• Human milk contains the nutrition which a child needs, including the proportion and suitability for its body and digestion and absorption. The various nutritional elements are not static. They change daily, according to the infant's needs. A premature baby has a special formula prepared in his mother's breast to make it a suitable diet. Gracious and bountiful God provides the mammary glands with the know-how to adjust its secretions according to the variable and changing needs of the growing infant.
  • Human milk is naturally stored at the right temperature making it completely aseptic and automatically adjusted to infant needs. It is always available on demand.
  • It involves less work, as there are no teats or bottles to be cleansed or feeds to be prepared.
  • It has definite psychological benefits, both to the nursing mother and suckling baby.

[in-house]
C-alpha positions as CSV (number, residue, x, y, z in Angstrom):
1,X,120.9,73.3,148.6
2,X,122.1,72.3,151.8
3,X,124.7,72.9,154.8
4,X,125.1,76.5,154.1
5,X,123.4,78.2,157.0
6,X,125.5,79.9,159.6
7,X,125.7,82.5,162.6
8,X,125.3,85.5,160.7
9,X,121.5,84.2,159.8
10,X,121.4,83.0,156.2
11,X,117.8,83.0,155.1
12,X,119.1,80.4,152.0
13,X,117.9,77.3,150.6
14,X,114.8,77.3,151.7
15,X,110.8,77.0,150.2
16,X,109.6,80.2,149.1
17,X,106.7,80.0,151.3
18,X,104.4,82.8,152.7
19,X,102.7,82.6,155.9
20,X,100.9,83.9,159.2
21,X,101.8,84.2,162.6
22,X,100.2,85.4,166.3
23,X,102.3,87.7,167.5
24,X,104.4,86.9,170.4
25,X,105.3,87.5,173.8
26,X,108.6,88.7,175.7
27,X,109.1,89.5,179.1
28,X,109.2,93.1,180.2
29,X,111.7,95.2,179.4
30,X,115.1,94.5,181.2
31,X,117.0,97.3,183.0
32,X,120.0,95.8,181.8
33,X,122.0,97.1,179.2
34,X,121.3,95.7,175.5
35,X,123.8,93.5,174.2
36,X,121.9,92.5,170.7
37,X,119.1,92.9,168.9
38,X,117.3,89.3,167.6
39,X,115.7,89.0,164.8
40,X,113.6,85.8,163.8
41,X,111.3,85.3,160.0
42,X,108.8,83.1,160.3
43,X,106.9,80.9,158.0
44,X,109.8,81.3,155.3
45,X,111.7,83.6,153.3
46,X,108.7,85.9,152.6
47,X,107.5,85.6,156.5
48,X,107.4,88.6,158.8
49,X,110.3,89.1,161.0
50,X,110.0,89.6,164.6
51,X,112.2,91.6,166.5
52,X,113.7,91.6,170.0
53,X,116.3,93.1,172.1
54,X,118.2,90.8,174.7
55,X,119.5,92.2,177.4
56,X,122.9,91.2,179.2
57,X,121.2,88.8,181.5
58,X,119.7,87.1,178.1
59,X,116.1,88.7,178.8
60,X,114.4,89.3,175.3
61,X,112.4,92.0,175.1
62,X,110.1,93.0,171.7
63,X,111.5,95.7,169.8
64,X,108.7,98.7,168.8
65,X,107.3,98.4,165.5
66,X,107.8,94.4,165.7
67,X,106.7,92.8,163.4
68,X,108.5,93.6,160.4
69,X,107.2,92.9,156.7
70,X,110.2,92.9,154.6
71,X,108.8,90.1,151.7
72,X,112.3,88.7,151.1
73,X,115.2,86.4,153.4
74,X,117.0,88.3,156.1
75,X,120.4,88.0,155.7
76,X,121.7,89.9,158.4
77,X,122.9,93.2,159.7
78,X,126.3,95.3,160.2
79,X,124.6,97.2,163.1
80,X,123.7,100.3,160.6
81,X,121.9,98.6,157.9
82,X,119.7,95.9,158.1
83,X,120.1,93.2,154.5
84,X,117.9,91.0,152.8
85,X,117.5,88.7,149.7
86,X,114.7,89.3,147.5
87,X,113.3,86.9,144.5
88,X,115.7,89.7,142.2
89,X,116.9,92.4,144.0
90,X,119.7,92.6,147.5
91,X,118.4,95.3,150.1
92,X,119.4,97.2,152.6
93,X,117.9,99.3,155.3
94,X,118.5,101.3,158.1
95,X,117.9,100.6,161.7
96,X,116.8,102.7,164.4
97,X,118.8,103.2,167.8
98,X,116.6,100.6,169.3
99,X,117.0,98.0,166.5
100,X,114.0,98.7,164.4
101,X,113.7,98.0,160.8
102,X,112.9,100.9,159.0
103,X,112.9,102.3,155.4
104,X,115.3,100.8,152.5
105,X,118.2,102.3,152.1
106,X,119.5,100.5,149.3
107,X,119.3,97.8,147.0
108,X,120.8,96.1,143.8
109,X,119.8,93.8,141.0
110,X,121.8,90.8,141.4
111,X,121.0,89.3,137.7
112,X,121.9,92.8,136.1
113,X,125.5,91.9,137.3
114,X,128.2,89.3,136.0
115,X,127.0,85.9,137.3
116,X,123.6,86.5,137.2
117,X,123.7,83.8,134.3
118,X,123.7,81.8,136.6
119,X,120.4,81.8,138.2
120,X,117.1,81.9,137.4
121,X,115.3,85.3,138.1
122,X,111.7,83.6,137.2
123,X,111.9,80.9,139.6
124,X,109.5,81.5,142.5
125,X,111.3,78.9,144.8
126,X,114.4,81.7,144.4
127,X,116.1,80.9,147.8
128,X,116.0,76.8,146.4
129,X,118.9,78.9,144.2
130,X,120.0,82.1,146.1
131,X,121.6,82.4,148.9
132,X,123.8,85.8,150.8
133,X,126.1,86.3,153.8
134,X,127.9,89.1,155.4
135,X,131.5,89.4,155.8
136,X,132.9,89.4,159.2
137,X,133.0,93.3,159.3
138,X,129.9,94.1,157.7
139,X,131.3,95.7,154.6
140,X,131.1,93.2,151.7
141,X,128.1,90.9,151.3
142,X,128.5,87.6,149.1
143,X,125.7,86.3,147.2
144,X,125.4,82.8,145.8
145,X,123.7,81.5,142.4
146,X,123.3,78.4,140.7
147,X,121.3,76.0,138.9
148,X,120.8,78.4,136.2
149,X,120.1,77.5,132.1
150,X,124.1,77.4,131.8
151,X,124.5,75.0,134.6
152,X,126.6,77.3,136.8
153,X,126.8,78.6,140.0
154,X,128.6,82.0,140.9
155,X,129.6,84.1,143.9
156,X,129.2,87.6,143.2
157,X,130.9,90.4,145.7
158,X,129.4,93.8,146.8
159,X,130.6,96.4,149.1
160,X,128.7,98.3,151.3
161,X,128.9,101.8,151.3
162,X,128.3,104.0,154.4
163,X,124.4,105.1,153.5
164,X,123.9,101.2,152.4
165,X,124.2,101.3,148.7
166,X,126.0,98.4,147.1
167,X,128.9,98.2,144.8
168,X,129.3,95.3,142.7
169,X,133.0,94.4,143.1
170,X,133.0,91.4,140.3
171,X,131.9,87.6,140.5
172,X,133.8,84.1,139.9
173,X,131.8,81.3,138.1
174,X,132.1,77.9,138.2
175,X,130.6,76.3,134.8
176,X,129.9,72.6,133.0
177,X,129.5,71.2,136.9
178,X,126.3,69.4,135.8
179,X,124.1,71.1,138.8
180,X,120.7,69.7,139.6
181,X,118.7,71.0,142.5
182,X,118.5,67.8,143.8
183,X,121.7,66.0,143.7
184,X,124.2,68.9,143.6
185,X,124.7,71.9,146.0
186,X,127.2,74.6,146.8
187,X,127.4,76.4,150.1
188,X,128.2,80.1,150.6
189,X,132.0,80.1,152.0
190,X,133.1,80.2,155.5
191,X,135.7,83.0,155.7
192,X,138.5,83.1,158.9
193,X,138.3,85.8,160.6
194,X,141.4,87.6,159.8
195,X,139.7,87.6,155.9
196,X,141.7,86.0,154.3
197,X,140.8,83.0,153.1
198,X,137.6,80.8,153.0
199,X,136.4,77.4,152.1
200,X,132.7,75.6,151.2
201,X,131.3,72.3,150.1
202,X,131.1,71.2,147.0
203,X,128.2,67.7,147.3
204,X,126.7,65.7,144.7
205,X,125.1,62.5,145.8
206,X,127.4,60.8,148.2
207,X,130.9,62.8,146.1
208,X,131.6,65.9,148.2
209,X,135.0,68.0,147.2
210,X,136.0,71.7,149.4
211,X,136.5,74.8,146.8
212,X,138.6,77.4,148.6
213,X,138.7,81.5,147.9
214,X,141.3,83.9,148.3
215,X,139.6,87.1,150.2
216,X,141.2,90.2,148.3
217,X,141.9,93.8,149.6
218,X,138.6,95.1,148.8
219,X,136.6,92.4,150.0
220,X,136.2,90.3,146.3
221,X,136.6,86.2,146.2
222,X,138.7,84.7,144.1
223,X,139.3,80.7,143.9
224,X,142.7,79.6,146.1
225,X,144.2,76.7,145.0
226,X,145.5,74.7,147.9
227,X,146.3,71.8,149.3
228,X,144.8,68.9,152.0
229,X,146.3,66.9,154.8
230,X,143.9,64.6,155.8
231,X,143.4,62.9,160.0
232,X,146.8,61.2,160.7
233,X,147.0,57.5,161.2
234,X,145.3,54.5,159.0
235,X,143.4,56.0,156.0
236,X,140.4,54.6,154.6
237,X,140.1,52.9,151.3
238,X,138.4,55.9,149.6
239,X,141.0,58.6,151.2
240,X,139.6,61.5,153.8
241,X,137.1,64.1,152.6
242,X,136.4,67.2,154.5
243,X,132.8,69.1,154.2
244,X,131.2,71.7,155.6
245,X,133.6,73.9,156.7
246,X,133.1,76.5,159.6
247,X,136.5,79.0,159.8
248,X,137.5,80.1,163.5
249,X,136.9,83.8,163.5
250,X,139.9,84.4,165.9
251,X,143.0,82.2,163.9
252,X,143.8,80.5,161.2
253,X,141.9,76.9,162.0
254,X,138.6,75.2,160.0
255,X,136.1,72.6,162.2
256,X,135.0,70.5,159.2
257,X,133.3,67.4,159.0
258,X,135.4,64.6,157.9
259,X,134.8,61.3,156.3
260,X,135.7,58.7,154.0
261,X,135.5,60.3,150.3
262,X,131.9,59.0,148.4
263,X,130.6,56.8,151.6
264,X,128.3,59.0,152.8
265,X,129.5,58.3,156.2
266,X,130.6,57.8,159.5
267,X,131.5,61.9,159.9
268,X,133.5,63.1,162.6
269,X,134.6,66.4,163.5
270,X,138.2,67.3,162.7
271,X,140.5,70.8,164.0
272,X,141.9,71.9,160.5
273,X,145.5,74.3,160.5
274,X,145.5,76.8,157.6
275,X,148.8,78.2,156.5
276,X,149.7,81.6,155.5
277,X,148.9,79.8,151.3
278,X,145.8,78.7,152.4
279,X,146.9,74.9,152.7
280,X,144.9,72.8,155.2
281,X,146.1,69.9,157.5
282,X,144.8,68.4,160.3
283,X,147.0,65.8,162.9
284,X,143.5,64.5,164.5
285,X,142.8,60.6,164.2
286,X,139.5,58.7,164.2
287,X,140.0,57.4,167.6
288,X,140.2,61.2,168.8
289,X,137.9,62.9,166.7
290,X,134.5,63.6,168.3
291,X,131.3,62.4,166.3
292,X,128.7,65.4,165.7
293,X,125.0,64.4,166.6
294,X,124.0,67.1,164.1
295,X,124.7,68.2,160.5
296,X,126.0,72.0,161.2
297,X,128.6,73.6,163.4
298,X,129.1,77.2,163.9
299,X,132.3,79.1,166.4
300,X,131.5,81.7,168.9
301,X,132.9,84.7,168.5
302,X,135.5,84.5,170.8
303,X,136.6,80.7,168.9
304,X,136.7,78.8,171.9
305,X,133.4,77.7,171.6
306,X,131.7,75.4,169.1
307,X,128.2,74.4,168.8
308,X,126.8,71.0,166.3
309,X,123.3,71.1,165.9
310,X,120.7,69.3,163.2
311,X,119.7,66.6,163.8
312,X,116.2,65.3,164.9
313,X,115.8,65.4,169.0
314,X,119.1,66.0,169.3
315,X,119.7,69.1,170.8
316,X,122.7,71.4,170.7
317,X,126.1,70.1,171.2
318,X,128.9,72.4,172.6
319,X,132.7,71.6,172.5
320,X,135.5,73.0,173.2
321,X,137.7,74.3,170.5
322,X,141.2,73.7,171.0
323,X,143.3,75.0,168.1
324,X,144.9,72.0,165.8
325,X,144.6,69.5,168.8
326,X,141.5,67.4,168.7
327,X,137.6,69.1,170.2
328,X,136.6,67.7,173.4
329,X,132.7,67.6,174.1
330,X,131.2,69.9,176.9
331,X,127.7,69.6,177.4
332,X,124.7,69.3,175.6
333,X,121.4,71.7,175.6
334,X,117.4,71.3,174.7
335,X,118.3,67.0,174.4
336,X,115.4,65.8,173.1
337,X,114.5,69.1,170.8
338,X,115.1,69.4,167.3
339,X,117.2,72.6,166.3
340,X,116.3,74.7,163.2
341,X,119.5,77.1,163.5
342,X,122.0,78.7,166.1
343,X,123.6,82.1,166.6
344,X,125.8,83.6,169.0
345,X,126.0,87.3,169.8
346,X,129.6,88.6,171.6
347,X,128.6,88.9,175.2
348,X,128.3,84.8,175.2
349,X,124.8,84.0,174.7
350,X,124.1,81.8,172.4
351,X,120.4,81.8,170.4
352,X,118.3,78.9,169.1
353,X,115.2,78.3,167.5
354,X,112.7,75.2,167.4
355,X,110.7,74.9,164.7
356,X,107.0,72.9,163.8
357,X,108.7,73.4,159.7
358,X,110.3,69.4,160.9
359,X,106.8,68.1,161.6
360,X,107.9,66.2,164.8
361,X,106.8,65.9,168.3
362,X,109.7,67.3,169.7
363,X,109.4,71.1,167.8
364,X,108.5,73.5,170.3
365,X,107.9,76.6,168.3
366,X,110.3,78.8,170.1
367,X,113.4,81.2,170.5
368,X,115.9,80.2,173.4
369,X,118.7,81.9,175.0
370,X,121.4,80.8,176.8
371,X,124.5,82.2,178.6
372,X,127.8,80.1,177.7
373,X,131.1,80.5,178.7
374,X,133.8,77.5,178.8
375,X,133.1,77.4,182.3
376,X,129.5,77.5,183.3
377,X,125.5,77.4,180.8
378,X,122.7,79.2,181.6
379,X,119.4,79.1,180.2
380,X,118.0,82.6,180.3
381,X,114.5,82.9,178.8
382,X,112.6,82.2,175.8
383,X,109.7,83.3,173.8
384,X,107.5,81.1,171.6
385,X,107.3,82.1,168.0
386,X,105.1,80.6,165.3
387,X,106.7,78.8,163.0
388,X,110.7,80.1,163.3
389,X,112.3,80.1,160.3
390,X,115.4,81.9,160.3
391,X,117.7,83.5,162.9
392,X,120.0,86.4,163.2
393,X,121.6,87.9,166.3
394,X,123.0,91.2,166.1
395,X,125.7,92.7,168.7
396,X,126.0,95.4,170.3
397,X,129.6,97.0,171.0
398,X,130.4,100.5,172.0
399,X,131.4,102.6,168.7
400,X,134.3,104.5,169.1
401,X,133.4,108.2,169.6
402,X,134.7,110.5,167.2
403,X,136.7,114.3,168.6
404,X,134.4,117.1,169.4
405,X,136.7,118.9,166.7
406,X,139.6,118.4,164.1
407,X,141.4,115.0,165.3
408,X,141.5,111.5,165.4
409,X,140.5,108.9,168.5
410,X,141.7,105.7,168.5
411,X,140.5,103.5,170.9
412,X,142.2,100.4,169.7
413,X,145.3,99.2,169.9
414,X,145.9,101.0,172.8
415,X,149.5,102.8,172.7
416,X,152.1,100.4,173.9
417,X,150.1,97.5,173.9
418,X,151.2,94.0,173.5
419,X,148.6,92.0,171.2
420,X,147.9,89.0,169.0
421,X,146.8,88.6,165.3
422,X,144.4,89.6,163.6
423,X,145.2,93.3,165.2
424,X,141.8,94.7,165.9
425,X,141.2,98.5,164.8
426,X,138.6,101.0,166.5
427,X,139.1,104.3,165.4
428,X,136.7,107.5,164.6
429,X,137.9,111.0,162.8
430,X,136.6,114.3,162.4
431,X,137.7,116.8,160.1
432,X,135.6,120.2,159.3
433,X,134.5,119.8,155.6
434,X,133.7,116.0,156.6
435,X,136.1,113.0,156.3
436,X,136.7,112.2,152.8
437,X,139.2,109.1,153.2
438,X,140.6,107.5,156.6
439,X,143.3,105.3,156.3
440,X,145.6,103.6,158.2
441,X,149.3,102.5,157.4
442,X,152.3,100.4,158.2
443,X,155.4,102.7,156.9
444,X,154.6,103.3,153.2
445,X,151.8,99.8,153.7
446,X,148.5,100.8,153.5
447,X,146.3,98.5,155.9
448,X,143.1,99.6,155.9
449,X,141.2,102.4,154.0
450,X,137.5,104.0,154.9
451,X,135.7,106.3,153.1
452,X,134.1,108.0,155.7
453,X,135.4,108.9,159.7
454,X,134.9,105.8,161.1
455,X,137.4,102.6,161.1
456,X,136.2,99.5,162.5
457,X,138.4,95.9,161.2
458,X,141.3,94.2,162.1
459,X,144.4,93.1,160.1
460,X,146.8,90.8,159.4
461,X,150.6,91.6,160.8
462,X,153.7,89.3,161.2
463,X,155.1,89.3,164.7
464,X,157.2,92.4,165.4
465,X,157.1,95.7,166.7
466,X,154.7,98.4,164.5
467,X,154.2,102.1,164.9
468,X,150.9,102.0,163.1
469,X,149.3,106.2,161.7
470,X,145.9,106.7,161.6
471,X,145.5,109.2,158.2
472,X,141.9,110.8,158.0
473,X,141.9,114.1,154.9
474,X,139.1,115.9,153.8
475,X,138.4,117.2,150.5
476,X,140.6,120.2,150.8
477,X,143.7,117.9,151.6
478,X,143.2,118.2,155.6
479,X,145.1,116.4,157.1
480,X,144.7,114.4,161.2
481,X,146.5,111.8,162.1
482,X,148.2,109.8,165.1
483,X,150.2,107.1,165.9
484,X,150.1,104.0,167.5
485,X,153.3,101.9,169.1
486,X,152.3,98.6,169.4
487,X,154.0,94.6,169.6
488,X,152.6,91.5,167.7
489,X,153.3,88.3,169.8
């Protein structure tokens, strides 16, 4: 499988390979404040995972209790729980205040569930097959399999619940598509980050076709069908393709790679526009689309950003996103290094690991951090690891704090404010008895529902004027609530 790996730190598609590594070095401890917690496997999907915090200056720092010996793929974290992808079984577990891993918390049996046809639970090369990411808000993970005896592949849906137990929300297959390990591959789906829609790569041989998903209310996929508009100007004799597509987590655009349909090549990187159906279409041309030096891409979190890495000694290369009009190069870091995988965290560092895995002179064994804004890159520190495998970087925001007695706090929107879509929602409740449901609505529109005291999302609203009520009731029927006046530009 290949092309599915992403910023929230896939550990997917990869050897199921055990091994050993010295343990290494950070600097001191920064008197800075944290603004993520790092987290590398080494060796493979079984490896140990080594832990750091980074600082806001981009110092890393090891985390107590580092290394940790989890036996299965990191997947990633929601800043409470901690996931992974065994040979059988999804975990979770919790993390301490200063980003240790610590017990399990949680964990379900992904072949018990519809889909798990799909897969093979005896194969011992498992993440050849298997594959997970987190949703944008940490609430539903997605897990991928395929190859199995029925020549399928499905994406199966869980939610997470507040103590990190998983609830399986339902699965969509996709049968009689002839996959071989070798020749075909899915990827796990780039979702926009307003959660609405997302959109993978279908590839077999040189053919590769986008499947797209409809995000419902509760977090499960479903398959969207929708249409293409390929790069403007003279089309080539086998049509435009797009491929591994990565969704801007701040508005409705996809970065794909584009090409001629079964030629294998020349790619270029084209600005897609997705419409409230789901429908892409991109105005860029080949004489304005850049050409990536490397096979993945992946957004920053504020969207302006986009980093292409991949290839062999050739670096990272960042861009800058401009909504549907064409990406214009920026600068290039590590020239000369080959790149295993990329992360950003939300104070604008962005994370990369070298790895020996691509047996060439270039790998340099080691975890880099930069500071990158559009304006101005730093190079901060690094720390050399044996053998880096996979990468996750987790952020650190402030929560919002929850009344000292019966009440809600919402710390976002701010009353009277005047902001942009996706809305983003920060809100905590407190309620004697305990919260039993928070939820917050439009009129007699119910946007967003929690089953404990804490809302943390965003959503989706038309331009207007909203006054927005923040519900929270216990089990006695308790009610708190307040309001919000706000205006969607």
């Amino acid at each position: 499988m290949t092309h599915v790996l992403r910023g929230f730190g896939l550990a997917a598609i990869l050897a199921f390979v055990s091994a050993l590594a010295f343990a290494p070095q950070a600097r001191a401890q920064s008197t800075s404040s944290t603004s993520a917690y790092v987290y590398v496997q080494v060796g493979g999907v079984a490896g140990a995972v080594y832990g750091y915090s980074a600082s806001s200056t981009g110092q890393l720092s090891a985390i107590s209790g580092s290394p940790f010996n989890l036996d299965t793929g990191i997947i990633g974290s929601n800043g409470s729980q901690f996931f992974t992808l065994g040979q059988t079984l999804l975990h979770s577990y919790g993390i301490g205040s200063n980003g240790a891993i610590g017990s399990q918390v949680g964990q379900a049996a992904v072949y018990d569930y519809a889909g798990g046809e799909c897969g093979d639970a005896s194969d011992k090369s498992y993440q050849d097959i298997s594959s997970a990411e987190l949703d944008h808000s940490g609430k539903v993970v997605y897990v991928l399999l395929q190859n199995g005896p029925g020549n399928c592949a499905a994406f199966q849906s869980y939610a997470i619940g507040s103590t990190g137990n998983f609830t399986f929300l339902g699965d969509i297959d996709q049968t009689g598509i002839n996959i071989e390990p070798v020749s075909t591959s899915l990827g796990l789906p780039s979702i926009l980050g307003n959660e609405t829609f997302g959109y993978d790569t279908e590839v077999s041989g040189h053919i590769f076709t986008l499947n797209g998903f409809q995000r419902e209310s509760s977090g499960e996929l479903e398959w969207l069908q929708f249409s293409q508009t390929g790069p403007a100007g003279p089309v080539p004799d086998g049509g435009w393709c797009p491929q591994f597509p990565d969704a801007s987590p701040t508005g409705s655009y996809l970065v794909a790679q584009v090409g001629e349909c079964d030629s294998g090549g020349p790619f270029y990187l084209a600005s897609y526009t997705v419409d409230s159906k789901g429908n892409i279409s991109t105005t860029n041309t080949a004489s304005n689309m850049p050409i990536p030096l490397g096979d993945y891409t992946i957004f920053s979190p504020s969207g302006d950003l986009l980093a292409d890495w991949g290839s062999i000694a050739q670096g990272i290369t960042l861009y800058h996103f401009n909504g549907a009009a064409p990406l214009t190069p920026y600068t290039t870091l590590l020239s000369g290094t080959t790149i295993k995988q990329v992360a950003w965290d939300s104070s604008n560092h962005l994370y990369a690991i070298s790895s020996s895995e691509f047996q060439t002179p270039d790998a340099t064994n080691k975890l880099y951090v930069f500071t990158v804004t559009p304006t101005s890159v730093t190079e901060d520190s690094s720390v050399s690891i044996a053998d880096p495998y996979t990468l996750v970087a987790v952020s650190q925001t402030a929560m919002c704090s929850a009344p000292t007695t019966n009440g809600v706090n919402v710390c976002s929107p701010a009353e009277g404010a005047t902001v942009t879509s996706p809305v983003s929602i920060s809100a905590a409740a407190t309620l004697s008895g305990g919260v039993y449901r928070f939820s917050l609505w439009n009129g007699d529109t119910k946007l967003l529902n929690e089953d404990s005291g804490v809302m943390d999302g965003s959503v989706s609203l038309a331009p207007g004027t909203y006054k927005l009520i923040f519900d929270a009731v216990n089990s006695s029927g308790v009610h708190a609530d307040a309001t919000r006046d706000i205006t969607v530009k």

• Breast-feeding helps the mother to return to her pre-pregnant size and weight. It helps the uterus to involute under the effect of oxytocin secreted by the pituitary gland and released by reflexes through suckling.
  • Breast-feeding protects the baby from many diseases and problems such as diarrhea and chest infections. Recent studies have proved that infants who are breast-fed are less liable to suffer from respiratory and gastrointestinal diseases. Those who do catch the diseases are less morbid and have a much lower mortality rate than those who are bottle fed.
  • Human milk contains IgA specific antibodies in the mammary glands manufactured by lymphocytes that have migrated from the gut of the mother.
  • The clostrum, which is the pre-milk secretion from the breast at parturition, contains a huge amount of antibodies. The IgA forms 97 percent of the cholesterol protein on the first day which falls to 25 per cent on the fourth day of lactation.
  • Furthermore, breast milk supplies the infant with viable immunological cells and non-specific humoral factors. These provide both cellular and humoral immunity against a variety of organisms, especially E Coli, Staph areus, Coxackie B5 virus, Herpes Simples virus, polio virus and Pneumococcus.